Indonesia Not Ready To Implement Nagoya Protocol

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Endang Sukara, senior researcher on microbiology of Indonesian Institute for Sciences (LIPI) said that Indonesia is still not ready to run the 2013 Law on Nagoya Protocol. Photo: greeners.co/Ady Kristanto

Jakarta (Greeners) – Convention on Biodiversity Development (CBD) and Nagoya Protocol are international agreements to tackle climate change but also protection on natural resources.

CBD had been ratified under the 1994 Law on United Nation Convention on Biological Diversity Ratification, meanwhile, the latter was ratified under the 2013 Law on Nagoya Protocol which discussed on genetic natural resources benefit sharing.

Unfortunately, Endang Sukara, senior researcher on microbiology of Indonesian Institute for Sciences (LIPI) said that despite of ratifying Nagoya Protocol in 2013, Indonesia has yet to set up national strategic plan on Access Benefit Sharing (ABS).

READ ALSO: Biodiversity Parks Hold Key to Protect Indonesia’s Local Plant Species

“We have to immediately brought in best negotiators for this issue and it must be done cases per cases. We also need to have lawyers in the biodiversity field. So, even if we ratified the 2013 law, Indonesia does not have a strong position,” said Sukara while talking at Diskusi Bhumi, held by Indonesian Botanical Gardens Foundation, in Jakarta, on Wednesday (27/9).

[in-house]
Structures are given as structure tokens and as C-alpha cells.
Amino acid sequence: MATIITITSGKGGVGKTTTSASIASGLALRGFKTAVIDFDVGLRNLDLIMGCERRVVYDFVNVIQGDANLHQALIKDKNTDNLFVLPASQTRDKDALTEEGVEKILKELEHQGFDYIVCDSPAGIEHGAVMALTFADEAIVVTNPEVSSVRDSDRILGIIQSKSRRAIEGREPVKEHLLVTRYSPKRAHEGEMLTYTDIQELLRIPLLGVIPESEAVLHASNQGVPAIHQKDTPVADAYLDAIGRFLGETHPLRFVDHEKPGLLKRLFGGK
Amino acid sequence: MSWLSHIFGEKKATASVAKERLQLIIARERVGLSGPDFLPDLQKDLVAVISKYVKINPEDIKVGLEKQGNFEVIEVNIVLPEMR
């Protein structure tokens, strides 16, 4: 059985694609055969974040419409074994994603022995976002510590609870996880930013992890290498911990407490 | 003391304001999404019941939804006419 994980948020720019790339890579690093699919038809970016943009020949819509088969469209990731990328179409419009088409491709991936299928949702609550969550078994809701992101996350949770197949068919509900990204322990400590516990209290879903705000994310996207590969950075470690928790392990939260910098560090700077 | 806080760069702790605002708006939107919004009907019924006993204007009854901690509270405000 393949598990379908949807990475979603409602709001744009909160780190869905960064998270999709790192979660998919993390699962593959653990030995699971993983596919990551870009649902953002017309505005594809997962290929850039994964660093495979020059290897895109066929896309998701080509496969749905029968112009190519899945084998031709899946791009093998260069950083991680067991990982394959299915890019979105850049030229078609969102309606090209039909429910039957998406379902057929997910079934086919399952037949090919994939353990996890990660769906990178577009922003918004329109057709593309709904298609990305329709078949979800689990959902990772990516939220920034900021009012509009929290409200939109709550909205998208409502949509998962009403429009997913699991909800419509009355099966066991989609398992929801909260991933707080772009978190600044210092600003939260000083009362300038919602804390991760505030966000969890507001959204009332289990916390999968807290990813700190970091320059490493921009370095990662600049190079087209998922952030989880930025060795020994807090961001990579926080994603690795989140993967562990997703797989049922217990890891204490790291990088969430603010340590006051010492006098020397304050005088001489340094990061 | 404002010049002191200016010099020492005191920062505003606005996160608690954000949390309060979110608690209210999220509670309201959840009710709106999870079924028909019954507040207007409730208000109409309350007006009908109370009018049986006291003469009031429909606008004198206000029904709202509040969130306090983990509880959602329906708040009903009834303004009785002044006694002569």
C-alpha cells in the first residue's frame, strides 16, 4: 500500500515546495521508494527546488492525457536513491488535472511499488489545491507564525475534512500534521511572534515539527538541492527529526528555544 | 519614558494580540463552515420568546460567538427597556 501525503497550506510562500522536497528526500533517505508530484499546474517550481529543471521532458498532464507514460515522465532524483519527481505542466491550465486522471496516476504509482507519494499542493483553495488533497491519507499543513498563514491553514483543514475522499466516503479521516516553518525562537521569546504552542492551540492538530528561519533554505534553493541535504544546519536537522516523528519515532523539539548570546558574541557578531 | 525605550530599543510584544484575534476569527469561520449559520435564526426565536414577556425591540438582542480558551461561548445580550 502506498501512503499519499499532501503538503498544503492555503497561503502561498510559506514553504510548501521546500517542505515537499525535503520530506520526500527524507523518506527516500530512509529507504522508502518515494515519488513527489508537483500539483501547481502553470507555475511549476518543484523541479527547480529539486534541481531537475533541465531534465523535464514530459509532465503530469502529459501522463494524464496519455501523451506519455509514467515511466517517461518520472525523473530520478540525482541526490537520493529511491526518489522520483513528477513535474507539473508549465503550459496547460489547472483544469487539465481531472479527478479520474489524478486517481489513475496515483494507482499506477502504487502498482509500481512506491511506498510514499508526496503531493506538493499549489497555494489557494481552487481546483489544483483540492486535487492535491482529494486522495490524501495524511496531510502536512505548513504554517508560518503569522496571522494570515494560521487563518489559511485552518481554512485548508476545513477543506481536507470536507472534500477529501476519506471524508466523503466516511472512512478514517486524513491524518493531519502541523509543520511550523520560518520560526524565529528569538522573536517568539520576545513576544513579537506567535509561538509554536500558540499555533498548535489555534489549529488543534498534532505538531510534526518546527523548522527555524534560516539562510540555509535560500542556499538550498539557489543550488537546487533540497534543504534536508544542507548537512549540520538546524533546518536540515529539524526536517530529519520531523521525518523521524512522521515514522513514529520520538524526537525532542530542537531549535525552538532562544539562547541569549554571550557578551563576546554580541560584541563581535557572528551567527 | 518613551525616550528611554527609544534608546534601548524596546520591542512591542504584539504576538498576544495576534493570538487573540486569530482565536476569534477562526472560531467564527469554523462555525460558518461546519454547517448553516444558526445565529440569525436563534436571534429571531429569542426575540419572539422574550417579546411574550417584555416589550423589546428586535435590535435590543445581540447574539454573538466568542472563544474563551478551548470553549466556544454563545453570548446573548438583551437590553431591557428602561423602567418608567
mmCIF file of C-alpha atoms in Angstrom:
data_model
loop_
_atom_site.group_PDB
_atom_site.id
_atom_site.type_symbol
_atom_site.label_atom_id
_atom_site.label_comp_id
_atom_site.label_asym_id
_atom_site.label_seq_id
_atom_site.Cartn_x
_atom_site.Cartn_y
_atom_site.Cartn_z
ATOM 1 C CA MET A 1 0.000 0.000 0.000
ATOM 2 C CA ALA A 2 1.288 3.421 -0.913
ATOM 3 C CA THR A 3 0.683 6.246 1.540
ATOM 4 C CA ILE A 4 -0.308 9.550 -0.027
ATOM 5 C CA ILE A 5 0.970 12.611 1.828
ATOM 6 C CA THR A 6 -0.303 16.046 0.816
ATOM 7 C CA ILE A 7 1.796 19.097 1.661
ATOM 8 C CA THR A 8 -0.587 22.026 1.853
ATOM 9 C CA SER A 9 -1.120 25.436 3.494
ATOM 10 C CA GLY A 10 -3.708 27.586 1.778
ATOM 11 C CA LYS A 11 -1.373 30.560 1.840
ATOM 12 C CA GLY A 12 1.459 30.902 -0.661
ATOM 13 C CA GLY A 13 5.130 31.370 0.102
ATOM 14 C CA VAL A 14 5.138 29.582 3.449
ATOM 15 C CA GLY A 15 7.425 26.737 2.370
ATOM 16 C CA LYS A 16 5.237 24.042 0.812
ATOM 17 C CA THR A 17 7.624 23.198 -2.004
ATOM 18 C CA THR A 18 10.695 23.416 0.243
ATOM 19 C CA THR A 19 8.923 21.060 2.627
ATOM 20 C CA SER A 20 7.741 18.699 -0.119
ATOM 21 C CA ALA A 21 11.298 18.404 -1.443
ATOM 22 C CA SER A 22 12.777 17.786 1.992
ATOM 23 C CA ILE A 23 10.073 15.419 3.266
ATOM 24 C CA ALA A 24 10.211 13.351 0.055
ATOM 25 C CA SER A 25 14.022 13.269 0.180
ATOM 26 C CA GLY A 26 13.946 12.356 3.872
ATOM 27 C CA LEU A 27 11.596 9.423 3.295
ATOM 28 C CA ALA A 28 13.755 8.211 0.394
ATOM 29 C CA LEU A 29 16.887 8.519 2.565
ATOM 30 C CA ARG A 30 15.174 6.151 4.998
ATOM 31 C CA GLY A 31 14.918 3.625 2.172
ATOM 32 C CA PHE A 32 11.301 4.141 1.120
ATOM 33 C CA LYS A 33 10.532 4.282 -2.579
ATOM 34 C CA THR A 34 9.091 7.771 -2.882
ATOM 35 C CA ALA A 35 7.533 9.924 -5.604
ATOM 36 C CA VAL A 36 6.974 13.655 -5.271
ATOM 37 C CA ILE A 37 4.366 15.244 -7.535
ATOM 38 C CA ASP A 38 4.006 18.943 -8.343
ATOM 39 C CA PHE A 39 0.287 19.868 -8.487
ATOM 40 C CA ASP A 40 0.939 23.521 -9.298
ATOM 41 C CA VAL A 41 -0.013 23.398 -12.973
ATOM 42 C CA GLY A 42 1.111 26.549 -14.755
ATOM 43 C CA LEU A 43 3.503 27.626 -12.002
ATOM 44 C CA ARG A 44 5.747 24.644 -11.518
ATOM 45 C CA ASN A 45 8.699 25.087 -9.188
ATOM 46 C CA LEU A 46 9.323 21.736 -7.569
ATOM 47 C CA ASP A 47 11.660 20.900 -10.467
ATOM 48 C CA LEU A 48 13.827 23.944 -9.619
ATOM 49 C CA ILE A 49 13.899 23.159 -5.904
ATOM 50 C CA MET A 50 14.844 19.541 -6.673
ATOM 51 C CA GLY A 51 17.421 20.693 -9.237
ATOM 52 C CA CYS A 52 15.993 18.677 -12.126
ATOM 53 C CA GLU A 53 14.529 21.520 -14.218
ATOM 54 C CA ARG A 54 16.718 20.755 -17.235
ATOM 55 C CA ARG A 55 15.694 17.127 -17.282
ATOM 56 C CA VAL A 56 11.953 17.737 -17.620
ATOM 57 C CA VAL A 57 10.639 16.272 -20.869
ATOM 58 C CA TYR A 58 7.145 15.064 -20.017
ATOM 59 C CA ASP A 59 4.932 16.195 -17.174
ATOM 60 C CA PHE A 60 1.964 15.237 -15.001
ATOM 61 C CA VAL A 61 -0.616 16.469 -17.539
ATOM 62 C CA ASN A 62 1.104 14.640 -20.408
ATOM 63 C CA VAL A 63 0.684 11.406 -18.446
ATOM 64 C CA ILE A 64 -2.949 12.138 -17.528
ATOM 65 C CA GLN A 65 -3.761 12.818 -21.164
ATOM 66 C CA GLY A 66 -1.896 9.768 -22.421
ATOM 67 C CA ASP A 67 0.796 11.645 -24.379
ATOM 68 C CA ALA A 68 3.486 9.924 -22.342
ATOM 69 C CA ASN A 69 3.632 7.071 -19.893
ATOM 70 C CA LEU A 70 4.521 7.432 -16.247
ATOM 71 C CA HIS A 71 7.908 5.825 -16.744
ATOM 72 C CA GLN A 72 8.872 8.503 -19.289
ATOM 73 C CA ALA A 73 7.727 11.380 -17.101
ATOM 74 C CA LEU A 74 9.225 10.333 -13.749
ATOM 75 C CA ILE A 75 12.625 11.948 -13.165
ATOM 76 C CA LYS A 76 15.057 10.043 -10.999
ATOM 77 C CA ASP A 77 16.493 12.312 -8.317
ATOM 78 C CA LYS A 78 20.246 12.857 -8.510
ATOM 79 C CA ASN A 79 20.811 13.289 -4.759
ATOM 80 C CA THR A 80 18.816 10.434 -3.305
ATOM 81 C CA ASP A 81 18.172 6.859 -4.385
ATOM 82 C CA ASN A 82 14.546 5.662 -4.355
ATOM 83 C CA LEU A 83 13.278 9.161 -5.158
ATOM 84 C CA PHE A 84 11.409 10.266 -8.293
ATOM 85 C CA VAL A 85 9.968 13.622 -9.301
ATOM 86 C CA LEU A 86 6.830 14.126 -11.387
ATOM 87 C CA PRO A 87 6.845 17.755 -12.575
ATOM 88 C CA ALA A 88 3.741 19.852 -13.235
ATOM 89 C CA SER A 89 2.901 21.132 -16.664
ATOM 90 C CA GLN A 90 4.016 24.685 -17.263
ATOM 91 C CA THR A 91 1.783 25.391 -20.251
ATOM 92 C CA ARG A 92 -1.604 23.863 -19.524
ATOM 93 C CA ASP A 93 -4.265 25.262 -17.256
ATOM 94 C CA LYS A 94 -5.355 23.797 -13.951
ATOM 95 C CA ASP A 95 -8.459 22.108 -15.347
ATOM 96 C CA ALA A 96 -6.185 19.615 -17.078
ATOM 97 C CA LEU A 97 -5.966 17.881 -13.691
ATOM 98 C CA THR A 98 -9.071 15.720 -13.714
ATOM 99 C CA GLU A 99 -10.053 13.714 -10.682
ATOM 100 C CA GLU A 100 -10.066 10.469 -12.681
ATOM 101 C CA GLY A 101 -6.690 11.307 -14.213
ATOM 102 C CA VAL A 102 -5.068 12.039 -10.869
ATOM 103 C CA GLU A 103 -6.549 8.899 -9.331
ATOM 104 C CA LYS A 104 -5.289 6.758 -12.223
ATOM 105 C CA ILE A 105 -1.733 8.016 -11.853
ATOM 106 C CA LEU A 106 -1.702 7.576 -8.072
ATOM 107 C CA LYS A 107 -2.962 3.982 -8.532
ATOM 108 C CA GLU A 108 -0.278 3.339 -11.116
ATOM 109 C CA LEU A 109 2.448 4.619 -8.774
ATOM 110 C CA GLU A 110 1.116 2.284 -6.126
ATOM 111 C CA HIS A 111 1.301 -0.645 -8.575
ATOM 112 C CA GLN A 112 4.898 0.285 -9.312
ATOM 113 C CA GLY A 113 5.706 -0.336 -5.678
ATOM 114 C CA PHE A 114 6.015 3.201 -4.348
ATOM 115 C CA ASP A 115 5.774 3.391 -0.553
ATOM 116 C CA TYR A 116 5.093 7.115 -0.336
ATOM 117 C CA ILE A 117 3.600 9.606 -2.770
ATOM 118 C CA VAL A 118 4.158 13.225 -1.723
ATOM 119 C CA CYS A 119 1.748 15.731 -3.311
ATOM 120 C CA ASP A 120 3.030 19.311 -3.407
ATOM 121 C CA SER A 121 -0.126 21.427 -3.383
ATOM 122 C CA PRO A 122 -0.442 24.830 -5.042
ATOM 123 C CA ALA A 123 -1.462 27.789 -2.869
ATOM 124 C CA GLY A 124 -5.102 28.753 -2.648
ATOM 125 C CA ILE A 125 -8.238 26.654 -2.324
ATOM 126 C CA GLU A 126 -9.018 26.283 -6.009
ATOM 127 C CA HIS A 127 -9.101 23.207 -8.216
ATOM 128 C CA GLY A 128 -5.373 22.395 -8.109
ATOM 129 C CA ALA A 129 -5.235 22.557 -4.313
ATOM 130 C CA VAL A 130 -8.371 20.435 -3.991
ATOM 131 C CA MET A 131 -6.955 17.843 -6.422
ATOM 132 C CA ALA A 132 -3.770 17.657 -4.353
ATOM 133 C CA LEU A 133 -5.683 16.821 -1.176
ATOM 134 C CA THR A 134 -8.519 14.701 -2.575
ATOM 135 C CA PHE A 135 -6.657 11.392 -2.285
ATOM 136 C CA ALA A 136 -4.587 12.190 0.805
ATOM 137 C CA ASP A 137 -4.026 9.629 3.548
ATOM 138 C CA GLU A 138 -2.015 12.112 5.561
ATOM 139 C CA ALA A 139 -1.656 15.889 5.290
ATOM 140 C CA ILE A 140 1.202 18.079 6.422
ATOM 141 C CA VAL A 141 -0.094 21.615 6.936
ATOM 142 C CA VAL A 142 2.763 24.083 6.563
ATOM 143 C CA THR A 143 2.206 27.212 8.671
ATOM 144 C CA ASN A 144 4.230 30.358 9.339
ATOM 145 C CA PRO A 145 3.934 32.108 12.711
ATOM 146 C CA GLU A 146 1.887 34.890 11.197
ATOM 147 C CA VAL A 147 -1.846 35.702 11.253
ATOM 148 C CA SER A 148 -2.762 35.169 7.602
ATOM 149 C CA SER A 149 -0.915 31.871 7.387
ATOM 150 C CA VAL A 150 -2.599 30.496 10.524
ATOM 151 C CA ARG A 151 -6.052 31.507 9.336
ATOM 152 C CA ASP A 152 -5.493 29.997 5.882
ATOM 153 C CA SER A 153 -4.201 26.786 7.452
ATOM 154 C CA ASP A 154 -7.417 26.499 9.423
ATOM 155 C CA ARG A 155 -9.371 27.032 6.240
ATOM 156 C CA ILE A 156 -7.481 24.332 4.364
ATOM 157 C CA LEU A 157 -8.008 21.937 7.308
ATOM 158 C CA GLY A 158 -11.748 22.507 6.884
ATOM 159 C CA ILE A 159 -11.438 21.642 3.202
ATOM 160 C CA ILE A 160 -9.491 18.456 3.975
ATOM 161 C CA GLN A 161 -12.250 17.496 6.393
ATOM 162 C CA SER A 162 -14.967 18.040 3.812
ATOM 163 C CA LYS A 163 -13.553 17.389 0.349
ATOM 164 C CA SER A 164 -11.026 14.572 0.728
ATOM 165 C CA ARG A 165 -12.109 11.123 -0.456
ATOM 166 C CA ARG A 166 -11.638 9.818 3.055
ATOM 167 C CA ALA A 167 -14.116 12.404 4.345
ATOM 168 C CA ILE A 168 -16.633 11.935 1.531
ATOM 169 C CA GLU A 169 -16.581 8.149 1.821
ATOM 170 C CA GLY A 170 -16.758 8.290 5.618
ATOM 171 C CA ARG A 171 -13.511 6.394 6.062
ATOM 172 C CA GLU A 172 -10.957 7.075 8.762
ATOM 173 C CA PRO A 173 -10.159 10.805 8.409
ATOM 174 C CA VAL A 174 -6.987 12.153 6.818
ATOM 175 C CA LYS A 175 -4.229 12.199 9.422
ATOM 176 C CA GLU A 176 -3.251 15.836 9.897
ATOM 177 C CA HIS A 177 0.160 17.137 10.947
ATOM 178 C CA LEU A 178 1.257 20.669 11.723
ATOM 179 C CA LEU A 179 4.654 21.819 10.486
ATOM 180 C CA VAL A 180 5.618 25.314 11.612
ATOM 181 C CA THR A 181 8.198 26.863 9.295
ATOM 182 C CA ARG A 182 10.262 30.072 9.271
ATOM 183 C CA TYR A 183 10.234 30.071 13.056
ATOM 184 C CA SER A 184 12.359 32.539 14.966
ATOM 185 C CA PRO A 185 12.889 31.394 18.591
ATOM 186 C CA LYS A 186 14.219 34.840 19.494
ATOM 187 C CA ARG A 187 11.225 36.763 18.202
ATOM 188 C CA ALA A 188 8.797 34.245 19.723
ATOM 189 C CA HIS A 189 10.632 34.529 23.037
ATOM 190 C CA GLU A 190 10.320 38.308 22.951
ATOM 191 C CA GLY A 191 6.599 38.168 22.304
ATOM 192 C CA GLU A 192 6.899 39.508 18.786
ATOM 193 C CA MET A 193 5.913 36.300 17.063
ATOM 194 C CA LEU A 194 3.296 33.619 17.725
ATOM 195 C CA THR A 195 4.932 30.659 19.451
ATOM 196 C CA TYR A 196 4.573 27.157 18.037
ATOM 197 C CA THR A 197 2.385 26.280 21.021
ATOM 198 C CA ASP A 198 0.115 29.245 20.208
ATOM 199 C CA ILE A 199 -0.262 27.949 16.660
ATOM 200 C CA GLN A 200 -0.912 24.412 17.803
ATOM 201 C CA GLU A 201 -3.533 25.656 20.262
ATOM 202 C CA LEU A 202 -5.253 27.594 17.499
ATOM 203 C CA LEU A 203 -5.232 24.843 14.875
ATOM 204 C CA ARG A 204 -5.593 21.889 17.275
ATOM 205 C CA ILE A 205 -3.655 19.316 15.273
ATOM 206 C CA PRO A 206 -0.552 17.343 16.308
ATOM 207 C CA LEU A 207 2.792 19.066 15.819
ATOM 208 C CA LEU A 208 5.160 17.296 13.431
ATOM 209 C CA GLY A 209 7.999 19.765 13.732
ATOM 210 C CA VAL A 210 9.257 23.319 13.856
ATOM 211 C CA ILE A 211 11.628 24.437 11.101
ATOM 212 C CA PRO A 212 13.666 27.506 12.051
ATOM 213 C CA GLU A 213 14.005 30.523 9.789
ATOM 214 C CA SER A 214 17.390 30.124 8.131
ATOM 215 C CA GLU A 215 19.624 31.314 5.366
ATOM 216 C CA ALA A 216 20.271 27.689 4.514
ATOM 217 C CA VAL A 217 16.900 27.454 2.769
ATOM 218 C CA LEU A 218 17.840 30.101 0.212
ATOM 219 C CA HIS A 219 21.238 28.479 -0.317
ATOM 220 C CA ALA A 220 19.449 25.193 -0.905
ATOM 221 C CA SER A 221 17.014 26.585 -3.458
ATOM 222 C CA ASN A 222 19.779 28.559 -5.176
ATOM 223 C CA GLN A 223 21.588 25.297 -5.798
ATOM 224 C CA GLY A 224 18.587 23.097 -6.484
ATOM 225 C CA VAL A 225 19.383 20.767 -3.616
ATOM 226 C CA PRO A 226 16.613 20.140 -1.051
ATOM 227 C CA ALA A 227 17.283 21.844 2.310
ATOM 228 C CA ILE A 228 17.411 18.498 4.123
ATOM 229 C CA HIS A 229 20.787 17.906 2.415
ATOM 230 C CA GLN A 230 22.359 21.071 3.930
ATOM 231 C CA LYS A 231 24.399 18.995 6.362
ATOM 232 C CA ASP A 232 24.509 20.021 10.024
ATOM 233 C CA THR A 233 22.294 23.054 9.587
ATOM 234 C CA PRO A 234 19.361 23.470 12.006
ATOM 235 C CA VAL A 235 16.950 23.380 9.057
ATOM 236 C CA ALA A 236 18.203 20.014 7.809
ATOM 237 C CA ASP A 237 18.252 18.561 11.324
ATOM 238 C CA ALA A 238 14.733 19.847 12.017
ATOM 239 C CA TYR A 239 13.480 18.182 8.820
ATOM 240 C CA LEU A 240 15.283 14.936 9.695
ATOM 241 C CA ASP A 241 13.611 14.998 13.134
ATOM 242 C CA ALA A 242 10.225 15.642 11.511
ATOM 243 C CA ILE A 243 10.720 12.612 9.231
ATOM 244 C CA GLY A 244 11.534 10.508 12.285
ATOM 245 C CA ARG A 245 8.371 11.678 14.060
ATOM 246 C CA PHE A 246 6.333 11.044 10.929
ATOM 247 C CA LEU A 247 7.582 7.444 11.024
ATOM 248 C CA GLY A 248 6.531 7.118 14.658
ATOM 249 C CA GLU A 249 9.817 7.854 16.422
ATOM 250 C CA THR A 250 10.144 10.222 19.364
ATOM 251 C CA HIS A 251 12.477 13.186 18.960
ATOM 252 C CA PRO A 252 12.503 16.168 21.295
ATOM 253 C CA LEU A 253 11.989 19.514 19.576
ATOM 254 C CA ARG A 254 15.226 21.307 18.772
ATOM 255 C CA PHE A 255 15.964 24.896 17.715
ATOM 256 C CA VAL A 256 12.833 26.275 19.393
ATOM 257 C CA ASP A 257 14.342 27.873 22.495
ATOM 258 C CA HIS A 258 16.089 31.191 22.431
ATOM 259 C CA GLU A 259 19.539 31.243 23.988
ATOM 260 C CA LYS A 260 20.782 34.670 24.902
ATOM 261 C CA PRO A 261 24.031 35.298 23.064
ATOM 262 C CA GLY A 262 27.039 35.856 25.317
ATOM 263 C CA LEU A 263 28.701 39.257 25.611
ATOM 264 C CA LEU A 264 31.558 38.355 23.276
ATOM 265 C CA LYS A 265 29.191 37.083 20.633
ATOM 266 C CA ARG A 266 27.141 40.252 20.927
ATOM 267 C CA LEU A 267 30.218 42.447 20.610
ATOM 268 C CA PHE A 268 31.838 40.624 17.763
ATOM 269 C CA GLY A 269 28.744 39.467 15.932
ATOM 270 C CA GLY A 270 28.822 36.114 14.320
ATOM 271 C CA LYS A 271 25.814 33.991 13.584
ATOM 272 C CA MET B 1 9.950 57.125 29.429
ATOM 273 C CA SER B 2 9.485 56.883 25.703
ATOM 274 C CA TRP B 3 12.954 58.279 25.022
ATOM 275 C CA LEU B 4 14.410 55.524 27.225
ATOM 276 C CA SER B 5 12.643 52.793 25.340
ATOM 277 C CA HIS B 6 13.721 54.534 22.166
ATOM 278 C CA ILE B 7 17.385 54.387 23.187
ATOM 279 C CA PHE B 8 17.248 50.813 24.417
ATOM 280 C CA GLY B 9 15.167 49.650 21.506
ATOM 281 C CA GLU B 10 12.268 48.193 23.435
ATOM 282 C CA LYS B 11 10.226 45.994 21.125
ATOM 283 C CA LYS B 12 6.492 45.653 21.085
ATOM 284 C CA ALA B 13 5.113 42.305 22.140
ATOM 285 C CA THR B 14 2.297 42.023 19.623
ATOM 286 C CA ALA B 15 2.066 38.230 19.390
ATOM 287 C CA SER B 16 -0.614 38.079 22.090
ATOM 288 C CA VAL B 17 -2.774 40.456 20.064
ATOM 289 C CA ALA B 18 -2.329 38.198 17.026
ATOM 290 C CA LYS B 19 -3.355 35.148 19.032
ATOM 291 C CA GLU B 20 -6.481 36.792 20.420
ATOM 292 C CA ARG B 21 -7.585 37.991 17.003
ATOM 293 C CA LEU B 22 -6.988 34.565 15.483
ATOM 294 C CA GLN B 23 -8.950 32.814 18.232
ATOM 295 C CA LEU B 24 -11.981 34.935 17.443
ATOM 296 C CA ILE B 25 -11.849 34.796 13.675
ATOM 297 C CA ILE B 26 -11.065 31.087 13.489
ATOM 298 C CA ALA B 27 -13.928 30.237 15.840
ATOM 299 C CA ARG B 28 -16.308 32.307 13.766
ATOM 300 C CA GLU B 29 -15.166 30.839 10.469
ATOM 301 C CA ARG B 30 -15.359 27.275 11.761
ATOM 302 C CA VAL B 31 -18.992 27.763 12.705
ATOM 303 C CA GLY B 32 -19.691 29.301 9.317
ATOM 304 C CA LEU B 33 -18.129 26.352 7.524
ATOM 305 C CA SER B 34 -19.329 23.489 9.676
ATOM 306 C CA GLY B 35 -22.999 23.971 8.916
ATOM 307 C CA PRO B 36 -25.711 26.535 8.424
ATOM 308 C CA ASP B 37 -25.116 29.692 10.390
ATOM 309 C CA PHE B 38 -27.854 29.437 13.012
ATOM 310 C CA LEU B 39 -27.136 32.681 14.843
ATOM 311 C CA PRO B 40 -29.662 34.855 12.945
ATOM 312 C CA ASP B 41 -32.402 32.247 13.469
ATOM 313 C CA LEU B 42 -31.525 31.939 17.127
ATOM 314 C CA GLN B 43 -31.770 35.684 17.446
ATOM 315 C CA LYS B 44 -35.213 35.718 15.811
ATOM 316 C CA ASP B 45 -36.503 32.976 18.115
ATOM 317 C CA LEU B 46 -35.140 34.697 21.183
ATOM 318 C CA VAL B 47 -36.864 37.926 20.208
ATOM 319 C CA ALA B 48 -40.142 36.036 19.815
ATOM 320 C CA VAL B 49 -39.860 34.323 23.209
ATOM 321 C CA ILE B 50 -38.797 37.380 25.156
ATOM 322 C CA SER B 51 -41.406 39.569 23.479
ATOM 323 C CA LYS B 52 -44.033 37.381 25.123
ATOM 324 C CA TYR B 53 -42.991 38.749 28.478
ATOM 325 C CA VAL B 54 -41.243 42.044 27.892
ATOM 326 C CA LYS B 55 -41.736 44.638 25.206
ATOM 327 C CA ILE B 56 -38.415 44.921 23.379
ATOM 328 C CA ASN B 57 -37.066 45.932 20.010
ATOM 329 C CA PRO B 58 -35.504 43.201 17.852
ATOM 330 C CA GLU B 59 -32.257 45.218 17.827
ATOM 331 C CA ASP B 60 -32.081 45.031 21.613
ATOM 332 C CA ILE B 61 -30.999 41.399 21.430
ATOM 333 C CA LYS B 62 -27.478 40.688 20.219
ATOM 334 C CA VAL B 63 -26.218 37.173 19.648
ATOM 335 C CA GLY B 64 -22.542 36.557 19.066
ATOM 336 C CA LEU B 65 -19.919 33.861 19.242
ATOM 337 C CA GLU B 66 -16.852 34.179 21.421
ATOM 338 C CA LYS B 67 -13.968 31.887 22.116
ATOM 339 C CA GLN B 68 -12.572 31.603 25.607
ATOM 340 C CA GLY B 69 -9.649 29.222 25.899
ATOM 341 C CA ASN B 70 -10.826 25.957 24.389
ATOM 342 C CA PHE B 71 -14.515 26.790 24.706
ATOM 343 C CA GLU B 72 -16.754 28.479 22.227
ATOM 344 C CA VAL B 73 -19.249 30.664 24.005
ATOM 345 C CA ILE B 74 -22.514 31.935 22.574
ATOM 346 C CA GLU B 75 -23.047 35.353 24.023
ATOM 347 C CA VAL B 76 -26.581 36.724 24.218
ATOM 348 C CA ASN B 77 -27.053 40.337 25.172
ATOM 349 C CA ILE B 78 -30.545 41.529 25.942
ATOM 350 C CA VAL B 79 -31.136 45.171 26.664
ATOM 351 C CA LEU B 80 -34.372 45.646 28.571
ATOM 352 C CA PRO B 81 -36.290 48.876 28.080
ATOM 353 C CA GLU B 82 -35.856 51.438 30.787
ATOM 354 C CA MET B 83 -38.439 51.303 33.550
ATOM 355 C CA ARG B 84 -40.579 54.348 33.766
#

Nagoya Protocol is aiming to provide access and benefit sharing for genetic resources uses and traditional knowledge, including its derivatives. Other aim is to prevent biopiracy.

READ ALSO: Biopiracy Threatens Biodiversity in Indonesia

Furthermore, he said, Indonesia’s homework was to actually implement the 2013 law considering there were no derivatives that regulated the implementation of Nagoya Protocol in the ground and no management authority had been formed.

“I have recommended to use the existing institution with the suitable competence, for instance [Ministry of Environment and] Forestry for biodiversity inside forest areas, LIPI as academic reviewers, agriculture, marine and fisheries, all of those areas need to have clear basis,” he said. “There should be a proper clearing house connected with all parties ratifying the Protocol. The important thing now is to form the management authority as soon as possible.”

Diskusi Bhumi is an event part of Jaga Bhumi Movement initiated by Indonesian Botanical Gardens Foundation. The movement was launched on May 2017 and will end on April 2018. For further information on the event, go to www.jagabhumi.com.

Reports by Danny Kosasih

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